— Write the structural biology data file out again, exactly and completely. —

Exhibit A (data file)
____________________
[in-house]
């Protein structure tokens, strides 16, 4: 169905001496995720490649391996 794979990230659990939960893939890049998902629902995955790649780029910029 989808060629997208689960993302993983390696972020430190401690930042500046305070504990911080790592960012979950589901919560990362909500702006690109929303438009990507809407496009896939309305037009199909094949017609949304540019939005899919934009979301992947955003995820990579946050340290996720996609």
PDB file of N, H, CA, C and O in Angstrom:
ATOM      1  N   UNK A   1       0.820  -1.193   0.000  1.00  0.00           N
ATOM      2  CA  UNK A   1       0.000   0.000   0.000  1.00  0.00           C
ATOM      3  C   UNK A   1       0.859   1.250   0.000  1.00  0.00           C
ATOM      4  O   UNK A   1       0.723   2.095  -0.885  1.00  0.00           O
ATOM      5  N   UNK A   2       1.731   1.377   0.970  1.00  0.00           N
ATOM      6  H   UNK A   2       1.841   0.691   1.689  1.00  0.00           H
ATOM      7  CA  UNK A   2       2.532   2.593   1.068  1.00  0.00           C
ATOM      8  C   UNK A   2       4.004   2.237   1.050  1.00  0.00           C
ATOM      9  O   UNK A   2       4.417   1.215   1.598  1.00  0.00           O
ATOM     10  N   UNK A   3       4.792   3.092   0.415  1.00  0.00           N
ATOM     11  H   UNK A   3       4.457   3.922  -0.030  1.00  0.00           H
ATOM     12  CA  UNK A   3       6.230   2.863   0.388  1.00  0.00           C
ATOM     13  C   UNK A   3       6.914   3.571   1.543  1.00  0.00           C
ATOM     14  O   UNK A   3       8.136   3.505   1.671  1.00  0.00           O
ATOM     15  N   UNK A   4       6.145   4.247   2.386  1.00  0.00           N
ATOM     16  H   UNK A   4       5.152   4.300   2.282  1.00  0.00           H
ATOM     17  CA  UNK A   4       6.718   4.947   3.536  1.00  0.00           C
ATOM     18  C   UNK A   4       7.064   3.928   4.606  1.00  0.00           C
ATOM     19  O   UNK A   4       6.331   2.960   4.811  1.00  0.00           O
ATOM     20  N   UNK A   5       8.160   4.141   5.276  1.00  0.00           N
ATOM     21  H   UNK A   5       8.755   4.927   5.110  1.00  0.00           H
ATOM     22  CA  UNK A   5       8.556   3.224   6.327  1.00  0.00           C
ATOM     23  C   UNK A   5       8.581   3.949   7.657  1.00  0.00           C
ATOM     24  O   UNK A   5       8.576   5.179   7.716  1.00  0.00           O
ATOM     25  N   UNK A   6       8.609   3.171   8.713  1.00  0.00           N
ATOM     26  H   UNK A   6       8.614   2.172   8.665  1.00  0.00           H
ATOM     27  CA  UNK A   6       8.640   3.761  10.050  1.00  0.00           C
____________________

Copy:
[in-house]
């Protein structure tokens, strides 16, 4: 169905001496995720490649391996 794979990230659990939960893939890049998902629902995955790649780029910029 989808060629997208689960993302993983390696972020430190401690930042500046305070504990911080790592960012979950589901919560990362909500702006690109929303438009990507809407496009896939309305037009199909094949017609949304540019939005899919934009979301992947955003995820990579946050340290996720996609």
PDB file of N, H, CA, C and O in Angstrom:
ATOM      1  N   UNK A   1       0.820  -1.193   0.000  1.00  0.00           N
ATOM      2  CA  UNK A   1       0.000   0.000   0.000  1.00  0.00           C
ATOM      3  C   UNK A   1       0.859   1.250   0.000  1.00  0.00           C
ATOM      4  O   UNK A   1       0.723   2.095  -0.885  1.00  0.00           O
ATOM      5  N   UNK A   2       1.731   1.377   0.970  1.00  0.00           N
ATOM      6  H   UNK A   2       1.841   0.691   1.689  1.00  0.00           H
ATOM      7  CA  UNK A   2       2.532   2.593   1.068  1.00  0.00           C
ATOM      8  C   UNK A   2       4.004   2.237   1.050  1.00  0.00           C
ATOM      9  O   UNK A   2       4.417   1.215   1.598  1.00  0.00           O
ATOM     10  N   UNK A   3       4.792   3.092   0.415  1.00  0.00           N
ATOM     11  H   UNK A   3       4.457   3.922  -0.030  1.00  0.00           H
ATOM     12  CA  UNK A   3       6.230   2.863   0.388  1.00  0.00           C
ATOM     13  C   UNK A   3       6.914   3.571   1.543  1.00  0.00           C
ATOM     14  O   UNK A   3       8.136   3.505   1.671  1.00  0.00           O
ATOM     15  N   UNK A   4       6.145   4.247   2.386  1.00  0.00           N
ATOM     16  H   UNK A   4       5.152   4.300   2.282  1.00  0.00           H
ATOM     17  CA  UNK A   4       6.718   4.947   3.536  1.00  0.00           C
ATOM     18  C   UNK A   4       7.064   3.928   4.606  1.00  0.00           C
ATOM     19  O   UNK A   4       6.331   2.960   4.811  1.00  0.00           O
ATOM     20  N   UNK A   5       8.160   4.141   5.276  1.00  0.00           N
ATOM     21  H   UNK A   5       8.755   4.927   5.110  1.00  0.00           H
ATOM     22  CA  UNK A   5       8.556   3.224   6.327  1.00  0.00           C
ATOM     23  C   UNK A   5       8.581   3.949   7.657  1.00  0.00           C
ATOM     24  O   UNK A   5       8.576   5.179   7.716  1.00  0.00           O
ATOM     25  N   UNK A   6       8.609   3.171   8.713  1.00  0.00           N
ATOM     26  H   UNK A   6       8.614   2.172   8.665  1.00  0.00           H
ATOM     27  CA  UNK A   6       8.640   3.761  10.050  1.00  0.00           C